• 2002-03 goals per game: Michigan 3.96, Miami 3.07
  • 2002-03 goals allowed per game: Michigan 2.97, Miami 2.36
  • 2002-03 power play: Michigan 22.7%, Miami 23.5%
  • 2002-03 penalty kill: Michigan 87.1%, Miami 82.8%

    Last weekend in Michigan’s game against Mercyhurst, Eric Werner, T.J. Hensick, and Andrew Ebbett each had a goal and an assist, and Milan Gajic had two helpers.

    For Miami, Matt Christie had two goals against OSU, Todd Grant had two assists in the contest, and Mike Kompon had one assist in each game in Dayton. Steve Hartley made 39 saves on the weekend.

    Blasi says that his RedHawks are eager to play the team picked to take the league this year. “Any time you play Michigan, you’re going to get better. I know one thing: regardless of the outcome of the games this weekend, we’re going to be a better team come Monday morning.”

    In addition to hosting the Wolverines — an event in itself for every team in the league — it’s Parents Weekend in Oxford. “This place is going to be jammed,” says Blasi.

    Michigan leads this series 58-14-2 all-time, with a 20-12-1 edge at Goggin Arena. The RedHawks have dropped 14 straight to the Wolverines, dating back five seasons, and if history repeats Miami will start its season 0-4-0, its worst opening since the 1979-80 season. That team went on to a 22-13-3 season record.

    Picks: Michigan 4-2, 5-2

    Jumping In, Right Away

    There are three other great CCHA series this weekend. Here’s a quick look at each.

    Bowling Green at Northern Michigan

    The Falcons and Wildcats meet in Marquette to open their league seasons, a familiar scenario; it’s the second time in three years that the teams have met in the Berry Center to begin the CCHA season.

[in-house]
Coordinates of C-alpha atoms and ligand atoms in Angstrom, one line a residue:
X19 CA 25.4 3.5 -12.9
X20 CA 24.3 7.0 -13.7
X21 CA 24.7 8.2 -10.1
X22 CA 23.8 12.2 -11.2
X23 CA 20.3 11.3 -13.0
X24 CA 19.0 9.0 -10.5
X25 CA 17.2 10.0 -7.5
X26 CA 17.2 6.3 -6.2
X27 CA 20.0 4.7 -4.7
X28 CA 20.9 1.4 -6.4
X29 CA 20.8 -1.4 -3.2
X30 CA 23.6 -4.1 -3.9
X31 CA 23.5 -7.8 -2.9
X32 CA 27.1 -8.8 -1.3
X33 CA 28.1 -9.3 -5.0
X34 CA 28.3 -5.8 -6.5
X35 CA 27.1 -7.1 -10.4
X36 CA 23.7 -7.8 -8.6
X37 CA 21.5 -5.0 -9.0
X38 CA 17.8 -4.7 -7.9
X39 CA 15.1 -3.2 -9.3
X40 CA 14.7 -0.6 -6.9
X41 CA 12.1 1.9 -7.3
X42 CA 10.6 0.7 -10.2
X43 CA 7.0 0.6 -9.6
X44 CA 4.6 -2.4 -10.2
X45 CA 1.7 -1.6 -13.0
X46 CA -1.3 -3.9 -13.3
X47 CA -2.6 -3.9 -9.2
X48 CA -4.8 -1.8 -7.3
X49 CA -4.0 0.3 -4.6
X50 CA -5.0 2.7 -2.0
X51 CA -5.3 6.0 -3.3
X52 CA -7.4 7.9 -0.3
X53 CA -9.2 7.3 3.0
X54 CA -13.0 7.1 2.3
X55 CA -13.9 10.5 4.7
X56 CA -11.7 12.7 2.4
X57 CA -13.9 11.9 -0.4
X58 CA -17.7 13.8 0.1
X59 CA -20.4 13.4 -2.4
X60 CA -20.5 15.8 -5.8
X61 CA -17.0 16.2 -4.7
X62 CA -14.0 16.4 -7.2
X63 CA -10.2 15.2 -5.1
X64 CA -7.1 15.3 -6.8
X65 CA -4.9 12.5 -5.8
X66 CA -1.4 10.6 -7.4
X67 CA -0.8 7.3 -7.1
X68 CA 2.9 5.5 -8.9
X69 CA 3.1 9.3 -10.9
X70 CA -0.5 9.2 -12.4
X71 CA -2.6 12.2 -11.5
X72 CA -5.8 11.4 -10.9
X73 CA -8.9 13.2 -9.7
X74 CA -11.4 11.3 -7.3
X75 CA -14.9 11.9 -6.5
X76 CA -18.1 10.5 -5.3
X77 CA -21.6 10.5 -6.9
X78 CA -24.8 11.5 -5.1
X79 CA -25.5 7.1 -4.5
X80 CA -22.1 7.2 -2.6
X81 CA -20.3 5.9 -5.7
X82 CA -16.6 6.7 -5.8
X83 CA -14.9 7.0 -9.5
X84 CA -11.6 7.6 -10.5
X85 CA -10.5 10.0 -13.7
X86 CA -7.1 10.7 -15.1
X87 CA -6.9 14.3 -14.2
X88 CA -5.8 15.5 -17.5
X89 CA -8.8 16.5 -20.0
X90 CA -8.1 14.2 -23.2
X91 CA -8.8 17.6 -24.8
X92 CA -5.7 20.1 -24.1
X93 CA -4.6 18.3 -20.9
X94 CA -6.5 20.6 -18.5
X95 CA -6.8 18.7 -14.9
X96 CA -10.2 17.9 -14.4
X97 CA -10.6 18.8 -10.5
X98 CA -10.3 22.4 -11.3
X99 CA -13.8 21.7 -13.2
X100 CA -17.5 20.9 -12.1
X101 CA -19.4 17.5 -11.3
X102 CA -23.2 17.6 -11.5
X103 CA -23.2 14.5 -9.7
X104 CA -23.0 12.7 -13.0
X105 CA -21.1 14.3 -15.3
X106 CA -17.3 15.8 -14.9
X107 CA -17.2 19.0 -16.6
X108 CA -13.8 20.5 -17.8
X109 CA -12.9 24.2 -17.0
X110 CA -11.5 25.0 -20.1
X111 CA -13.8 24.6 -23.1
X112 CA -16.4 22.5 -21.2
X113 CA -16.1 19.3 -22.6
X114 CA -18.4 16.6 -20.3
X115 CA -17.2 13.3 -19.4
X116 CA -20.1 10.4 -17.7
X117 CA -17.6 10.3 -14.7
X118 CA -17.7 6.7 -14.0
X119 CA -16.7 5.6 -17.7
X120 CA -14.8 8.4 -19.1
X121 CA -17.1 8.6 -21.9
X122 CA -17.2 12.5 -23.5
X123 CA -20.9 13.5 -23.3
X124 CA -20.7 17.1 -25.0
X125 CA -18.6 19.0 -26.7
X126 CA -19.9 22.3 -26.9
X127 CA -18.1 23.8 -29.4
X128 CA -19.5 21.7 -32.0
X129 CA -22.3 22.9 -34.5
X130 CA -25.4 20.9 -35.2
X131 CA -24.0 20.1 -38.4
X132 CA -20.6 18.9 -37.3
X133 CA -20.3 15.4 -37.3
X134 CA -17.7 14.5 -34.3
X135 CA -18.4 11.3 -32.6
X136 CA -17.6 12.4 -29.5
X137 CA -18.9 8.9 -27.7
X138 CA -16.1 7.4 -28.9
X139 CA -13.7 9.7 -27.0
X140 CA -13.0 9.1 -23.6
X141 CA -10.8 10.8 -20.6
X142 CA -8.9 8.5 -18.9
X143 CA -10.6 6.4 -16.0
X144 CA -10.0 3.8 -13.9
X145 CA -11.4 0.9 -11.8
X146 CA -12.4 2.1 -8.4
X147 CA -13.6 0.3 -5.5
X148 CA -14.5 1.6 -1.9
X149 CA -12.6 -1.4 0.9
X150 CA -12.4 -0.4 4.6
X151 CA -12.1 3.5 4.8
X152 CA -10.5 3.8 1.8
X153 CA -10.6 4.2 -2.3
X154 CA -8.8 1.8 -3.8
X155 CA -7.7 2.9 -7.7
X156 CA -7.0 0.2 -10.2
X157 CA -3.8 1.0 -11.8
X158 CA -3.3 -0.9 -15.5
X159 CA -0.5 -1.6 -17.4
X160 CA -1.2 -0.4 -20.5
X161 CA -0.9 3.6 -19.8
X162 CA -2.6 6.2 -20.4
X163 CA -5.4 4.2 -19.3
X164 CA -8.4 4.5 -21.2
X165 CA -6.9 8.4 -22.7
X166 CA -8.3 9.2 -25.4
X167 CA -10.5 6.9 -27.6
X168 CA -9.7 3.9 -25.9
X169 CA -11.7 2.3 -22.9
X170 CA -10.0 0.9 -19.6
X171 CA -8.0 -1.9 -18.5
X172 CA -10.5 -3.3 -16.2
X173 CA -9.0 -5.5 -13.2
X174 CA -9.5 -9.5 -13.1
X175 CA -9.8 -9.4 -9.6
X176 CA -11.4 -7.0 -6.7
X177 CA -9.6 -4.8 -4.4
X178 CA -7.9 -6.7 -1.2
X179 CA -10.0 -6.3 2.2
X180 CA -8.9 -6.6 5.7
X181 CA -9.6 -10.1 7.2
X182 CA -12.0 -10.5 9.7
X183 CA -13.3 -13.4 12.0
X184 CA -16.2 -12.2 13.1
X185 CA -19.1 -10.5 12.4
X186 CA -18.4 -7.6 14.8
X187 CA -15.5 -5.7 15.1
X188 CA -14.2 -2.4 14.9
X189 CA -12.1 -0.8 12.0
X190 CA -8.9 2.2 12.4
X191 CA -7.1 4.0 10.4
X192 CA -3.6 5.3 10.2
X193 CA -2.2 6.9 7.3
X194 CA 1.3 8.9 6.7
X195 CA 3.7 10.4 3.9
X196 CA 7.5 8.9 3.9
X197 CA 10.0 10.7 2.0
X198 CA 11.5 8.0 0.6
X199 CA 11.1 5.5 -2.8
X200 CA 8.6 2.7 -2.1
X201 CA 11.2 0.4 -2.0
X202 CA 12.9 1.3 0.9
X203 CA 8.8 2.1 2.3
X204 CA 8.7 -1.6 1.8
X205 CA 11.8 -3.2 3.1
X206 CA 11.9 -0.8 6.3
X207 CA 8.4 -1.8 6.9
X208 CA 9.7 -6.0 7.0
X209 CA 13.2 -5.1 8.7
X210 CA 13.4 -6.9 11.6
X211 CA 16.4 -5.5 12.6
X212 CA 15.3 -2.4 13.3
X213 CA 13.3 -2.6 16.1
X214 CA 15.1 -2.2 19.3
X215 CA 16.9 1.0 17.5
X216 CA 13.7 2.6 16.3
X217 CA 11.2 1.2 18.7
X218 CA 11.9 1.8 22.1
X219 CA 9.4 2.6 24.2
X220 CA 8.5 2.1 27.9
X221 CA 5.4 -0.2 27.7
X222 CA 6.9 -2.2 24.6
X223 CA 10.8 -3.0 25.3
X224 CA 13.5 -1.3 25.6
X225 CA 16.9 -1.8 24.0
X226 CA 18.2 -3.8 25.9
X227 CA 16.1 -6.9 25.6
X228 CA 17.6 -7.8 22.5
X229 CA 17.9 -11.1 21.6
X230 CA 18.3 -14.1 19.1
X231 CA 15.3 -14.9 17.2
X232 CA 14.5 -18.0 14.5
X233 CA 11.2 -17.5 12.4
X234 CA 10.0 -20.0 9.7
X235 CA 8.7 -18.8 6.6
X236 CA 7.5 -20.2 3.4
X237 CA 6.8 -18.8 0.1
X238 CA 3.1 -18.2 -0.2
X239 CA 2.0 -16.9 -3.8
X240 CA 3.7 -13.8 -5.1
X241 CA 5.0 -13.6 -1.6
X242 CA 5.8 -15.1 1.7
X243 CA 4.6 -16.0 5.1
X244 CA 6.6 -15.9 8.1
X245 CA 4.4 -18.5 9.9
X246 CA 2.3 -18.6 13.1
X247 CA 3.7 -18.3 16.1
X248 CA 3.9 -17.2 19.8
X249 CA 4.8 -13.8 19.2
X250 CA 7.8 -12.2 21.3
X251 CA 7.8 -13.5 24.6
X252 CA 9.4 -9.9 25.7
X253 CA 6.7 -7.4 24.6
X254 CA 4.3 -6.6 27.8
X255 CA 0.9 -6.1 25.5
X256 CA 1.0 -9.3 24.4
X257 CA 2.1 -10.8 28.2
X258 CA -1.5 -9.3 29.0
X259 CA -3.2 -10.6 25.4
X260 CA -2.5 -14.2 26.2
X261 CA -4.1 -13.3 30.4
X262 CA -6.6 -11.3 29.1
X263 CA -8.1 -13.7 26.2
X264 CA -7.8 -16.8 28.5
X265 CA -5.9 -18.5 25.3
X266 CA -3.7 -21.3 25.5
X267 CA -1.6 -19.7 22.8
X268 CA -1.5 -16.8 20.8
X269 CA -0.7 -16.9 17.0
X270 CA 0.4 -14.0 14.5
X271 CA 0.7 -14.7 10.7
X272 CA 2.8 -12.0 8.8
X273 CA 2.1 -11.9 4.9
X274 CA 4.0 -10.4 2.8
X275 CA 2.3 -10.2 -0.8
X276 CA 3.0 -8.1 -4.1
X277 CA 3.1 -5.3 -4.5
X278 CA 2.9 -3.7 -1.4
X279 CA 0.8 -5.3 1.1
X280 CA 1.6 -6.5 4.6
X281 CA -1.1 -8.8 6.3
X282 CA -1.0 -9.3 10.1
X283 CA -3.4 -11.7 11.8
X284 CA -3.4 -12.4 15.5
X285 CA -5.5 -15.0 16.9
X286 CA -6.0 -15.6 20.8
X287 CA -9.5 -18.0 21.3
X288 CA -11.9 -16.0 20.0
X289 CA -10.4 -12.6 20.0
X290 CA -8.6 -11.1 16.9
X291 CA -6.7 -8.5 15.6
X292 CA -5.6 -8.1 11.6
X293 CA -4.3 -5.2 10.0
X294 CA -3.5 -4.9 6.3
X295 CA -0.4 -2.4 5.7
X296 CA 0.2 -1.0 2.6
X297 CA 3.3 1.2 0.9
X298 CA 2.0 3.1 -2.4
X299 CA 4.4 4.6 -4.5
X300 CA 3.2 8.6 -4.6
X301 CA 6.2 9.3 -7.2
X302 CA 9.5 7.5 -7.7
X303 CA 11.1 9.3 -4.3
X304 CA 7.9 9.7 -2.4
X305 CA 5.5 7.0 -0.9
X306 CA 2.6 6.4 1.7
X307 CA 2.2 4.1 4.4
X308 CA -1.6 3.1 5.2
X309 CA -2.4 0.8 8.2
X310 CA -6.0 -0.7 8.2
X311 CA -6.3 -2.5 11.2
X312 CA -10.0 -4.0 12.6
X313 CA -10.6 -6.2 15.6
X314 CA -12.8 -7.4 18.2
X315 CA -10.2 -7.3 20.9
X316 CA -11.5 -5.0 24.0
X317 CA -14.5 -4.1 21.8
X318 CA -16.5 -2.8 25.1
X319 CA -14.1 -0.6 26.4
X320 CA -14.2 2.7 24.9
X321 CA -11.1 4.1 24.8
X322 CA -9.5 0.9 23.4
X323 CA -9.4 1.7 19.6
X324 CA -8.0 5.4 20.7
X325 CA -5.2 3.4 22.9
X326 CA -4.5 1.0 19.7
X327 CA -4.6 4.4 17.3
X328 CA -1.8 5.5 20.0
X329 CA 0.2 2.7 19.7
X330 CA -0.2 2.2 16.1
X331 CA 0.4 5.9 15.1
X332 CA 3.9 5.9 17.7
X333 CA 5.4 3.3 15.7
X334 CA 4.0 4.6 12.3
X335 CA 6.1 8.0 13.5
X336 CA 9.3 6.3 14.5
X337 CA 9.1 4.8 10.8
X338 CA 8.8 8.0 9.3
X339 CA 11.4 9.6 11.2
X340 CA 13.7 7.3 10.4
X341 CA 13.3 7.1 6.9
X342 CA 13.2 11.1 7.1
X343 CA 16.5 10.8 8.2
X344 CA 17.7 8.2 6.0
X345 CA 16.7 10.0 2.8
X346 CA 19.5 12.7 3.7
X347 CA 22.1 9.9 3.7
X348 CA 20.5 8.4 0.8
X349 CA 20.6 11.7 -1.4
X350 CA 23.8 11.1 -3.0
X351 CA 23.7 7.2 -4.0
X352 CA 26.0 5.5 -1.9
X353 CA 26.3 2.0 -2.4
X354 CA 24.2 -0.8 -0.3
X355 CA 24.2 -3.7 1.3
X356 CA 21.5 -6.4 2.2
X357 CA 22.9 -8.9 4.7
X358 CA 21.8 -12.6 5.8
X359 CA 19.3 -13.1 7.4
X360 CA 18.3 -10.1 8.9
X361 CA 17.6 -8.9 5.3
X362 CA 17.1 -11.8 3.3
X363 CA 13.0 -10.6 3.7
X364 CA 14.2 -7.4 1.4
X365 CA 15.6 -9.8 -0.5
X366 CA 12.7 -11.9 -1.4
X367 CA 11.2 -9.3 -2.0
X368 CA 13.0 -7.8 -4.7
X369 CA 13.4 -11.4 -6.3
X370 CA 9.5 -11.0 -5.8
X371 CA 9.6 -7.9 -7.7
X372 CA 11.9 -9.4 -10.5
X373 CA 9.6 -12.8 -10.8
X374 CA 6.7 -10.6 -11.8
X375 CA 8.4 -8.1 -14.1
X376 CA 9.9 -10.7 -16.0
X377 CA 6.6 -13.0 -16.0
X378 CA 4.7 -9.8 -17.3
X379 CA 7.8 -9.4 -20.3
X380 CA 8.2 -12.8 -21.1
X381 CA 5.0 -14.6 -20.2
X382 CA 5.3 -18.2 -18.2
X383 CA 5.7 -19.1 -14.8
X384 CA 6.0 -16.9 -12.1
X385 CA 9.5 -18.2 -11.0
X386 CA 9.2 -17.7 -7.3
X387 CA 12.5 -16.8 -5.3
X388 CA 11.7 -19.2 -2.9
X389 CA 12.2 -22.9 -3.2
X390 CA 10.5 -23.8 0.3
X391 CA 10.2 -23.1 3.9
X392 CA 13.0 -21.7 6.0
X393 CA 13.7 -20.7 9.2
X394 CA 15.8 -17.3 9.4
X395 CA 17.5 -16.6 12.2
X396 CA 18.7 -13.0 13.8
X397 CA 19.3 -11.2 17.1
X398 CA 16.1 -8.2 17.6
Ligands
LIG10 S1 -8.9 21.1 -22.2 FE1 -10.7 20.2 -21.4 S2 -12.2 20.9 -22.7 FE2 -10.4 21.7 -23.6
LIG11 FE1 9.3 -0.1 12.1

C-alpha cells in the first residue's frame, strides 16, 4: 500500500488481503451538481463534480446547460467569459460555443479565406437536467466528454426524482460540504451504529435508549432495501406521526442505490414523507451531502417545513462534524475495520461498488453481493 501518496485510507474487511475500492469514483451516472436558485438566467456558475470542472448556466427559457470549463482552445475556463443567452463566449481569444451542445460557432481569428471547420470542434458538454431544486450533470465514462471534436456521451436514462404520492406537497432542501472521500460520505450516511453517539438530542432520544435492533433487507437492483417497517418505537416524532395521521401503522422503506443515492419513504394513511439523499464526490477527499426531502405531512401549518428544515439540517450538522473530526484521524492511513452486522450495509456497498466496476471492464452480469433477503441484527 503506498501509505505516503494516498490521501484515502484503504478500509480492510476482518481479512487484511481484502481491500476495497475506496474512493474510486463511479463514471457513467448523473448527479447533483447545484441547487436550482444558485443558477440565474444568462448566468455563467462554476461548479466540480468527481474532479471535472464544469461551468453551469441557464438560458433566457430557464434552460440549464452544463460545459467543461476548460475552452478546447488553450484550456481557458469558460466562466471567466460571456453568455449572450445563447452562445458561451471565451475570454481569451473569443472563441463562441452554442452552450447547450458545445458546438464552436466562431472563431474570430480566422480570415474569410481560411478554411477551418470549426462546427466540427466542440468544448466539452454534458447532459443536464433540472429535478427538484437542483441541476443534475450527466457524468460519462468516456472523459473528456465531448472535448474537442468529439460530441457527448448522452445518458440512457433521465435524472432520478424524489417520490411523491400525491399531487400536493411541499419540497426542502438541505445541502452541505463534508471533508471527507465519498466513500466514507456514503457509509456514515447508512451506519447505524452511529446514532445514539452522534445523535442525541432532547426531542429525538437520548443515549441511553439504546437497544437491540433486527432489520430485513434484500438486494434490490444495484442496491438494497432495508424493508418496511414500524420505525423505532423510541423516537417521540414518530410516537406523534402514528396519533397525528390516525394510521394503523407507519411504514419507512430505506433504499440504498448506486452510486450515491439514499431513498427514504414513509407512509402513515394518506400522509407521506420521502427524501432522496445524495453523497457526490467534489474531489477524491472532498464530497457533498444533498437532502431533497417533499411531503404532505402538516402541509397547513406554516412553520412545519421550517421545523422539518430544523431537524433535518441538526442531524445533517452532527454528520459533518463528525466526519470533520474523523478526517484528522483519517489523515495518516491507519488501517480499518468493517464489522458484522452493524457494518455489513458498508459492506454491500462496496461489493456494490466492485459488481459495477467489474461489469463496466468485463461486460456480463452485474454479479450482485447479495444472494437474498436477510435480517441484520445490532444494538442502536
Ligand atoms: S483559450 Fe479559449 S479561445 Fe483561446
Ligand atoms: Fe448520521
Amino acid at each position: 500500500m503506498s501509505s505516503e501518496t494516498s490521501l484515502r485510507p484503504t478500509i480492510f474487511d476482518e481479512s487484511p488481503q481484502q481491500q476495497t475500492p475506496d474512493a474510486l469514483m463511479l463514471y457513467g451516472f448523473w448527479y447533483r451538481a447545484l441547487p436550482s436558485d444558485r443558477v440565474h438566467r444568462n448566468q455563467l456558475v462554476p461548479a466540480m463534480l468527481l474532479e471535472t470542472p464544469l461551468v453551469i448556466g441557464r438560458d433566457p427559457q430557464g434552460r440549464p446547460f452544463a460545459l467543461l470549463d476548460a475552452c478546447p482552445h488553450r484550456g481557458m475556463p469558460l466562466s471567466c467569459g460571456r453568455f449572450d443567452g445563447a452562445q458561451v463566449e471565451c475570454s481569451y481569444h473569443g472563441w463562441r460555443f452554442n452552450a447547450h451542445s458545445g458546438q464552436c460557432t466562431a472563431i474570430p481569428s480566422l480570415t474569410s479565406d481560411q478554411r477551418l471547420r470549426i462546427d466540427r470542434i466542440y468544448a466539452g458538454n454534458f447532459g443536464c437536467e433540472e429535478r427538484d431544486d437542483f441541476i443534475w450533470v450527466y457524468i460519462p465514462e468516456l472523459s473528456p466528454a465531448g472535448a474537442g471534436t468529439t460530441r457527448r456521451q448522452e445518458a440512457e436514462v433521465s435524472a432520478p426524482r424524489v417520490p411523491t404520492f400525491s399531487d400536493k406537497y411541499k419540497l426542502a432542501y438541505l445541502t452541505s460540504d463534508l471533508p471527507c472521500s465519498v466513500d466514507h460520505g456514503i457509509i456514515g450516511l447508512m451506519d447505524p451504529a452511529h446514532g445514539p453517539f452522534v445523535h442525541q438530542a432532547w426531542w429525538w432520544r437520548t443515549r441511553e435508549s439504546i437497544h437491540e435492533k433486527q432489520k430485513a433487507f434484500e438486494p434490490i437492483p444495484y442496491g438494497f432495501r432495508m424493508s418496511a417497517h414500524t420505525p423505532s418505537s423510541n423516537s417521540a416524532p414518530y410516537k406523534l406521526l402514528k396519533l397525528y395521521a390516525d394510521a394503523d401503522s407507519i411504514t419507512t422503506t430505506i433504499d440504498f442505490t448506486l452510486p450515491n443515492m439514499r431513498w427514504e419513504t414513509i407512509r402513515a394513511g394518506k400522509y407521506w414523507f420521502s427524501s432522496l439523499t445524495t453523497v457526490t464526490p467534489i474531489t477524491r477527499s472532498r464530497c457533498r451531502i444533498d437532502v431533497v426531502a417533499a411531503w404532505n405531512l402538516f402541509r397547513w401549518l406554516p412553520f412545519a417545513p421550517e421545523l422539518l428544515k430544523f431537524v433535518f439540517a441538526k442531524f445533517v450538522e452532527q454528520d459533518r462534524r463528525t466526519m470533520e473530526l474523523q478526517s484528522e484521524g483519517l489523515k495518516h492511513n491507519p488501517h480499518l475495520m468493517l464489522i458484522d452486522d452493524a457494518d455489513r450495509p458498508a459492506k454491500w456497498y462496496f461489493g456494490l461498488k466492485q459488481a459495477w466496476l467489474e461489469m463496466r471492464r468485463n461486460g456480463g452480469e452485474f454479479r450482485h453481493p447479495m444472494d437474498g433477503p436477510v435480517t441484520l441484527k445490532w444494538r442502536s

BGSU leads this series 29-20-5 all-time, and the Falcons swept the Wildcats in Bowling Green last season, 3-2 and 5-3 in mid-January.

    Last weekend, BGSU pummeled Windsor 9-2 in exhibition play, with Ryan Barnett scoring twice and netting an assist, Ryan Minnabarriet registering a goal and a helper, and Mark Wires stealing the show with two unassisted goals.

    Jordan Sigalet, Bob Frazee, and Bobby Pruchnik all saw time in net for the Falcons. Sigalet allowed the two goals.

    In NMU’s 7-2 exhibition win over Waterloo last weekend, Andrew Contois collected the first unfortunately-timed hat trick of the season. The three goals do not count, technically, because of the nature of the game — but they sure looked pretty, the first unassisted on the power play, the second four-on-four, and the third at even strength.

    Jamie Milam also had two goals and an assist of his own. Craig Kowalski and Tuomas Tarrki split time in net, each allowing a goal.

    It’s easy to pick NMU to sweep, given the seeming disparity between the two teams, but I have a hunch that the Falcons have the Wildcats’ number, at least for now.

    Good news alert: the Falcons will be debuting new jerseys this weekend. You know, there was an awful lot to like about Scott Paluch before the sweater change, but this fashion-forward decision will endear him to many previously unmoved CCHA fans.

    No.8 Ferris State vs. Western Michigan

    Western Michigan leads this all-time series 58-31-6, but last year the Bulldogs tamed the Broncos last year, winning three of the four matches between these clustermates.